For more than a decade, Microsoft has tried various ways to marry the Internet to the television. Now it has decided to focus its Internet television efforts on its Xbox game console.
On Monday, the tech giant announced it is selling its Mediaroom business unit to Ericsson. Based in Mountain View, Calif., Mediaroom makes set-top box software for AT&T and other pay-TV companies that deliver television video using Internet transmission.
“With the sale of Mediaroom, Microsoft is dedicating all TV resources to Xbox in a continued mission to make it the premium entertainment service that delivers all the games and entertainment consumers want — whether on a console, phone, PC or tablet,” said Yusuf Mehdi, a corporate vice president in Microsoft’s interactive-entertainment division.
The companies did not disclose how much Ericsson is paying for Mediaroom, but CNet News, citing an anonymous source “familiar with the deal’s terms,” reported the amount to be “just south of $200 million.”
- Seattle fifth-graders will get their camp trip, but teachers refuse to go
- Designed in Seattle, this $1 cup could save millions of babies
- Five things to watch as Seahawks begin OTAs Monday
- Ivar’s looks to sell, lease back two venerable restaurant sites
- What the national media are saying about Robinson Cano and the Mariners' hot start to the season
Most Read Stories
A Microsoft representative declined to comment beyond a blog post and a news release. Ericsson representatives did not respond to requests for comment.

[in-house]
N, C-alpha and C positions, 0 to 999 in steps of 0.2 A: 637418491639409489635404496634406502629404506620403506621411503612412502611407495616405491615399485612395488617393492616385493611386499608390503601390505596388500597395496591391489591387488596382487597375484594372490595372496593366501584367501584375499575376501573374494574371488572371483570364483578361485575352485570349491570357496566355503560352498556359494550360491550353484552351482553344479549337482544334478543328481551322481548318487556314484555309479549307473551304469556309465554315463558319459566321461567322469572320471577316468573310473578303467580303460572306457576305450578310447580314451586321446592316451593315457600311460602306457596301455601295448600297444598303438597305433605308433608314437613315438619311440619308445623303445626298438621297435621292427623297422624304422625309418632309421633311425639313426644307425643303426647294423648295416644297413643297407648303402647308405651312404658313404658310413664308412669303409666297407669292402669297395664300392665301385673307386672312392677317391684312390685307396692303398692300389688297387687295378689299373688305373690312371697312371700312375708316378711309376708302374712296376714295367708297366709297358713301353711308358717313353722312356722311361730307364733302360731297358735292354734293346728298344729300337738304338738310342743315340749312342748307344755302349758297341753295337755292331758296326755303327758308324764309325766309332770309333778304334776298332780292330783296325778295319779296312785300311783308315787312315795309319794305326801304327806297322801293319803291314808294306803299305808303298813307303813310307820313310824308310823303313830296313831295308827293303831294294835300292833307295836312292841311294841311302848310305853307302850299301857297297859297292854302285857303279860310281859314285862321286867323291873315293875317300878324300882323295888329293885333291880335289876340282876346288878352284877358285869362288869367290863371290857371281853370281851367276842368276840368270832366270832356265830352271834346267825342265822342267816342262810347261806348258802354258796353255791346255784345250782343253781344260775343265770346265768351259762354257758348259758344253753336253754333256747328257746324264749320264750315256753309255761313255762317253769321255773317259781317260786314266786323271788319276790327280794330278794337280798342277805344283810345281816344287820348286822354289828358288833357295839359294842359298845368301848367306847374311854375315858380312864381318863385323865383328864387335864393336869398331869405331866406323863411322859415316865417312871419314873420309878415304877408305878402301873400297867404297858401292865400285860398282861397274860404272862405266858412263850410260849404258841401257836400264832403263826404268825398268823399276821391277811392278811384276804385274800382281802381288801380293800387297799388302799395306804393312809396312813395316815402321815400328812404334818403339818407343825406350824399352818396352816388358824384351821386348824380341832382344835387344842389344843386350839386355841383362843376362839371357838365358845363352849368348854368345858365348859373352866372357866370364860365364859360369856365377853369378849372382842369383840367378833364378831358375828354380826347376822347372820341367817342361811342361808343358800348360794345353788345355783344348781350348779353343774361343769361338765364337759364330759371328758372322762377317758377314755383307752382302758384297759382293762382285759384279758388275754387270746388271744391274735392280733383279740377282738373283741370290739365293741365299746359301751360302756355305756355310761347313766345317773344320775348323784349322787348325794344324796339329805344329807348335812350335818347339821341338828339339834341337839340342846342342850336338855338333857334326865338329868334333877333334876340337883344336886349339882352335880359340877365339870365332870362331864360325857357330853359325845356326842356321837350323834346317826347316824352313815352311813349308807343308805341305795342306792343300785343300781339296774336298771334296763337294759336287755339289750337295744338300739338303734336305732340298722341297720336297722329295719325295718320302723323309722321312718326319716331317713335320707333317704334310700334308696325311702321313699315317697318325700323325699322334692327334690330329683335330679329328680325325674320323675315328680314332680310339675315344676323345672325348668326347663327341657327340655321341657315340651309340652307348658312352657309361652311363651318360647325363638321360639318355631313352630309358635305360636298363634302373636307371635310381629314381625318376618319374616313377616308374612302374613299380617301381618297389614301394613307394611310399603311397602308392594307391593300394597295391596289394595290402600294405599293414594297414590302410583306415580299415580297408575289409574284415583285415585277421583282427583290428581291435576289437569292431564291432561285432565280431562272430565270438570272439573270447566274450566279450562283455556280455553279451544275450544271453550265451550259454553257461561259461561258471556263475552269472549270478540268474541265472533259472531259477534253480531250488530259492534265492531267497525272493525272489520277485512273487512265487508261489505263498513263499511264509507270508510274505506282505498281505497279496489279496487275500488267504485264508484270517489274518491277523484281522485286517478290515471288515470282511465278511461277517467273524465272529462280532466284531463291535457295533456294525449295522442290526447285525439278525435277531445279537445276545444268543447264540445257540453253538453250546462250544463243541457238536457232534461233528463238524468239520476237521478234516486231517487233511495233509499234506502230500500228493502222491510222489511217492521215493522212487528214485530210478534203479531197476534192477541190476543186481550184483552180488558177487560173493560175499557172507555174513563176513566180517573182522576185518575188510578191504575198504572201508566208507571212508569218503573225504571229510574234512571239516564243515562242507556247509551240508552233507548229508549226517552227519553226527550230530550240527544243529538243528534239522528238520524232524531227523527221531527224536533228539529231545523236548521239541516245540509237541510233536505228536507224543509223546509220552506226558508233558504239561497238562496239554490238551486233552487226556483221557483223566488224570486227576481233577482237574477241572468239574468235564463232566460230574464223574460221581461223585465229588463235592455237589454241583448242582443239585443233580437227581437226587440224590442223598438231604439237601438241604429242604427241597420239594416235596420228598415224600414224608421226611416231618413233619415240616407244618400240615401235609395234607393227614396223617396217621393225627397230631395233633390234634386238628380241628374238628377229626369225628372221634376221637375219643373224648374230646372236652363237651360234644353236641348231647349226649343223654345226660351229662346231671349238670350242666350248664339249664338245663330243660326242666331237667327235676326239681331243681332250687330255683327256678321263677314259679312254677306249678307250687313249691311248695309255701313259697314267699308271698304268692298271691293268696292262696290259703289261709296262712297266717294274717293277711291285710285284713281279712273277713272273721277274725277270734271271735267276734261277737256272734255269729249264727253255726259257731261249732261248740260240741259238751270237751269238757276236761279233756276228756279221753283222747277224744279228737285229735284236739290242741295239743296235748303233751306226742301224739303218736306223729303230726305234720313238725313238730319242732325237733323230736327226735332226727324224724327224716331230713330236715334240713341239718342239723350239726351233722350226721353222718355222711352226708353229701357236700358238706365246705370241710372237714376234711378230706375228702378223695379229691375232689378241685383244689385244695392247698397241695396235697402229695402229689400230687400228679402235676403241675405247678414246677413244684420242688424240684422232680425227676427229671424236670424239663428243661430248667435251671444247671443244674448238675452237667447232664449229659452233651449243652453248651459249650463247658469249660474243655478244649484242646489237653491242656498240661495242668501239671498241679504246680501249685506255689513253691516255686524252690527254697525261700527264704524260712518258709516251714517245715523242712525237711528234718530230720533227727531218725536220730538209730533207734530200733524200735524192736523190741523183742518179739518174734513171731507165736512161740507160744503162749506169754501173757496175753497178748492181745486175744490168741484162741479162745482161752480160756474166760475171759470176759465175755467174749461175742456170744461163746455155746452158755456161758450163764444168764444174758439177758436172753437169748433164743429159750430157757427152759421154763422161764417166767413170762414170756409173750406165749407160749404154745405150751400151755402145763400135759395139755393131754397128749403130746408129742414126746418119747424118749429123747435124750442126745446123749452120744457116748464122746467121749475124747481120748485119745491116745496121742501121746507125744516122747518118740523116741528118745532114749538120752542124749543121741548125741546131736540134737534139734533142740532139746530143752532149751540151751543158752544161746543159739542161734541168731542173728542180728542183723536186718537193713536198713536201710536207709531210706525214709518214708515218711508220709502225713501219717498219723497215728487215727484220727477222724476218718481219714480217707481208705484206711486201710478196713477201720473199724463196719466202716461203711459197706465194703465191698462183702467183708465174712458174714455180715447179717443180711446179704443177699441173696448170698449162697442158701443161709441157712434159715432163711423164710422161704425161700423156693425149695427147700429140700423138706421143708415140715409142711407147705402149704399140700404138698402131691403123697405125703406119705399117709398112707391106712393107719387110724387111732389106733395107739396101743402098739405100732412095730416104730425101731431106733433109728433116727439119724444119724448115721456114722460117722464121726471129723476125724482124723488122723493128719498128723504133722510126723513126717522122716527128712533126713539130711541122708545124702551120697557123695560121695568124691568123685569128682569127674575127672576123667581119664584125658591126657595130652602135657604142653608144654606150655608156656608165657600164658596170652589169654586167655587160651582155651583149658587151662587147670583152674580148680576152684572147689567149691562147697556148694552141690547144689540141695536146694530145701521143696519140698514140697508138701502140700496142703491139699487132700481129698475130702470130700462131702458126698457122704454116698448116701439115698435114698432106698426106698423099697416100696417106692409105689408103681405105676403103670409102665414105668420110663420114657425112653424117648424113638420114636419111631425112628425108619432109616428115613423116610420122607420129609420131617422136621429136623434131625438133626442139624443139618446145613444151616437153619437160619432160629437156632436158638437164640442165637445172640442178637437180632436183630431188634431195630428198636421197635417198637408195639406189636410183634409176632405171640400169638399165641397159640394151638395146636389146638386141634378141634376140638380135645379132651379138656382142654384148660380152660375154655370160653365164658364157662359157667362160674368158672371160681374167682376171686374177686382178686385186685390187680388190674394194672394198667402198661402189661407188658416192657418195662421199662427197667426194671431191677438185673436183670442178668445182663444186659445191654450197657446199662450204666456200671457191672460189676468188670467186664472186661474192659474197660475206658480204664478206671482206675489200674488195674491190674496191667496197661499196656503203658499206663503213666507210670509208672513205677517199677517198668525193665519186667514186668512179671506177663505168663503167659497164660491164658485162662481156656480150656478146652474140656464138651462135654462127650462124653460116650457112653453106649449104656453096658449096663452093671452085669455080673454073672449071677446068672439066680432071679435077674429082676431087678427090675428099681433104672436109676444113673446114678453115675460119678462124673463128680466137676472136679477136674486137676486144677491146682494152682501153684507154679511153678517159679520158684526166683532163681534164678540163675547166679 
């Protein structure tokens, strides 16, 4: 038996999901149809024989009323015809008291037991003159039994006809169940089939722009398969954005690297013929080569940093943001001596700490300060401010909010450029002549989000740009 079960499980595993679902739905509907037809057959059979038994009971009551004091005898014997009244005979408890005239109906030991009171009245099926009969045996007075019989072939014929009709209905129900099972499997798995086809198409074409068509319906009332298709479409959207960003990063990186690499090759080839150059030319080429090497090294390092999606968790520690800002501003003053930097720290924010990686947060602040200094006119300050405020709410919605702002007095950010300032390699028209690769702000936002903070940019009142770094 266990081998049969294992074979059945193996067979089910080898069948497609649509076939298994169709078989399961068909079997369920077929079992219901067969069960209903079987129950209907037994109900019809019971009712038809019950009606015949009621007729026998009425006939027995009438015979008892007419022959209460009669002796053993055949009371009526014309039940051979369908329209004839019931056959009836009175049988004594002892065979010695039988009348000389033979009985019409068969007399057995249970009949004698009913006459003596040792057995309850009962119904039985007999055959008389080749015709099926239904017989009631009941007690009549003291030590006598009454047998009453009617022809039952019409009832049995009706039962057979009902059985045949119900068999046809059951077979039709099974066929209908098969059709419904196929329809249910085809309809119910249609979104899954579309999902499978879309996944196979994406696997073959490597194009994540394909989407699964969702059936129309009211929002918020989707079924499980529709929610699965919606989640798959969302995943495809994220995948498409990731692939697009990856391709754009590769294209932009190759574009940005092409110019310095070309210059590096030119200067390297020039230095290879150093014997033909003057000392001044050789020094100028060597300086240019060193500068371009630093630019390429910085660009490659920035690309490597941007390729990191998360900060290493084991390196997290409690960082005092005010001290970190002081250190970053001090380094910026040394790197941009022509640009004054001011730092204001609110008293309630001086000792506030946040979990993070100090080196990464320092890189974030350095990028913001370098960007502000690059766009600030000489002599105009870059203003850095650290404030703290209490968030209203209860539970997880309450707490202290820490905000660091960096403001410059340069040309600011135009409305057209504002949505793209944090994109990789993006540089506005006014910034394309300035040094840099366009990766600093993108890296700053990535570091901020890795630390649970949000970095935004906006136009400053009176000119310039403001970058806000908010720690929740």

The companies expect the deal, which is subject to regulatory approval, to close in the second half of the year.
Mediaroom employs more than 400 people worldwide. Its software is largely used by telecom companies around the world who want to offer pay-television service, and has been deployed by 40 companies worldwide on some 22 million set-top boxes in more than 11 million households.
The software allows set-top boxes to record television programs and to tune in live and on-demand channels streamed using Internet protocol. With the service, operators are able to send just one or a handful of video streams to each customer, rather than broadcasting all available channels to all customers, which is how cable-TV systems operate.
In recent years, Microsoft has augmented the video capabilities of the Xbox.
Users can watch videos streamed from Netflix and Hulu, rent or buy videos from Microsoft’s own Xbox Video service or even tune in live or on-demand TV from pay-TV operators.
The deal will boost Ericsson’s market share to about 25 percent of the Internet protocol TV market, the companies said.